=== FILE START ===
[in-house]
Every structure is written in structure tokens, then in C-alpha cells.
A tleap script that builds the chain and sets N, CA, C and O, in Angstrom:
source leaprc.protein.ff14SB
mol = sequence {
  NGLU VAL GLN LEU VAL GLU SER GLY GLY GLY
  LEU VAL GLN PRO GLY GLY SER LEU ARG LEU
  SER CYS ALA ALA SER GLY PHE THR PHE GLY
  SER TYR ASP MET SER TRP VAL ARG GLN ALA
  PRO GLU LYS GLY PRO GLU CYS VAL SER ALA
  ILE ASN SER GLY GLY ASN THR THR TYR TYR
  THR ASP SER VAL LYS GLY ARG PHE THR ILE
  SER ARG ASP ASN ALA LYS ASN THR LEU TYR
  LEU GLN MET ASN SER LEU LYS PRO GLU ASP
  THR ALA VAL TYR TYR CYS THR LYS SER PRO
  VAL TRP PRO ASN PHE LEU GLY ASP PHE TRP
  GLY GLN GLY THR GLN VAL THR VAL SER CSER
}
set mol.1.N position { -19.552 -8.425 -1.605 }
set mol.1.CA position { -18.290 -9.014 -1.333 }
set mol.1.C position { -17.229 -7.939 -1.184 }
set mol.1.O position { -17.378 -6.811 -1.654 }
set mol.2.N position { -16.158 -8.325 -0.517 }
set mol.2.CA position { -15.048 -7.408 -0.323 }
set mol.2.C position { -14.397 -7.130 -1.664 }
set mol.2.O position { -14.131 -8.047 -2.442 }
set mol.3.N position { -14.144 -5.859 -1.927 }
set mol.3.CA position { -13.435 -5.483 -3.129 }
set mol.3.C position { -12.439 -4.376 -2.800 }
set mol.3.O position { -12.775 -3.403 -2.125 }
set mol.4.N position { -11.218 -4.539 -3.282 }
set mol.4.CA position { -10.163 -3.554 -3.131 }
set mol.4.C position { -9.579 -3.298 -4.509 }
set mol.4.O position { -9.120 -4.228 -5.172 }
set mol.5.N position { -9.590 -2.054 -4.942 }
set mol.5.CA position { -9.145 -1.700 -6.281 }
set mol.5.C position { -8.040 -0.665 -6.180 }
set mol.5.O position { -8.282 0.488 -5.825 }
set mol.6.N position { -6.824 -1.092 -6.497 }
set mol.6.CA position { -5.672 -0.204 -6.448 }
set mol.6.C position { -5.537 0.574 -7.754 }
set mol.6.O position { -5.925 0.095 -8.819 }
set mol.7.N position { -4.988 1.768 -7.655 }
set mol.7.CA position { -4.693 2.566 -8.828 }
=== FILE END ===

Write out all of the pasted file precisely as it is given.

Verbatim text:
[in-house]
Every structure is written in structure tokens, then in C-alpha cells.
A tleap script that builds the chain and sets N, CA, C and O, in Angstrom:
source leaprc.protein.ff14SB
mol = sequence {
  NGLU VAL GLN LEU VAL GLU SER GLY GLY GLY
  LEU VAL GLN PRO GLY GLY SER LEU ARG LEU
  SER CYS ALA ALA SER GLY PHE THR PHE GLY
  SER TYR ASP MET SER TRP VAL ARG GLN ALA
  PRO GLU LYS GLY PRO GLU CYS VAL SER ALA
  ILE ASN SER GLY GLY ASN THR THR TYR TYR
  THR ASP SER VAL LYS GLY ARG PHE THR ILE
  SER ARG ASP ASN ALA LYS ASN THR LEU TYR
  LEU GLN MET ASN SER LEU LYS PRO GLU ASP
  THR ALA VAL TYR TYR CYS THR LYS SER PRO
  VAL TRP PRO ASN PHE LEU GLY ASP PHE TRP
  GLY GLN GLY THR GLN VAL THR VAL SER CSER
}
set mol.1.N position { -19.552 -8.425 -1.605 }
set mol.1.CA position { -18.290 -9.014 -1.333 }
set mol.1.C position { -17.229 -7.939 -1.184 }
set mol.1.O position { -17.378 -6.811 -1.654 }
set mol.2.N position { -16.158 -8.325 -0.517 }
set mol.2.CA position { -15.048 -7.408 -0.323 }
set mol.2.C position { -14.397 -7.130 -1.664 }
set mol.2.O position { -14.131 -8.047 -2.442 }
set mol.3.N position { -14.144 -5.859 -1.927 }
set mol.3.CA position { -13.435 -5.483 -3.129 }
set mol.3.C position { -12.439 -4.376 -2.800 }
set mol.3.O position { -12.775 -3.403 -2.125 }
set mol.4.N position { -11.218 -4.539 -3.282 }
set mol.4.CA position { -10.163 -3.554 -3.131 }
set mol.4.C position { -9.579 -3.298 -4.509 }
set mol.4.O position { -9.120 -4.228 -5.172 }
set mol.5.N position { -9.590 -2.054 -4.942 }
set mol.5.CA position { -9.145 -1.700 -6.281 }
set mol.5.C position { -8.040 -0.665 -6.180 }
set mol.5.O position { -8.282 0.488 -5.825 }
set mol.6.N position { -6.824 -1.092 -6.497 }
set mol.6.CA position { -5.672 -0.204 -6.448 }
set mol.6.C position { -5.537 0.574 -7.754 }
set mol.6.O position { -5.925 0.095 -8.819 }
set mol.7.N position { -4.988 1.768 -7.655 }
set mol.7.CA position { -4.693 2.566 -8.828 }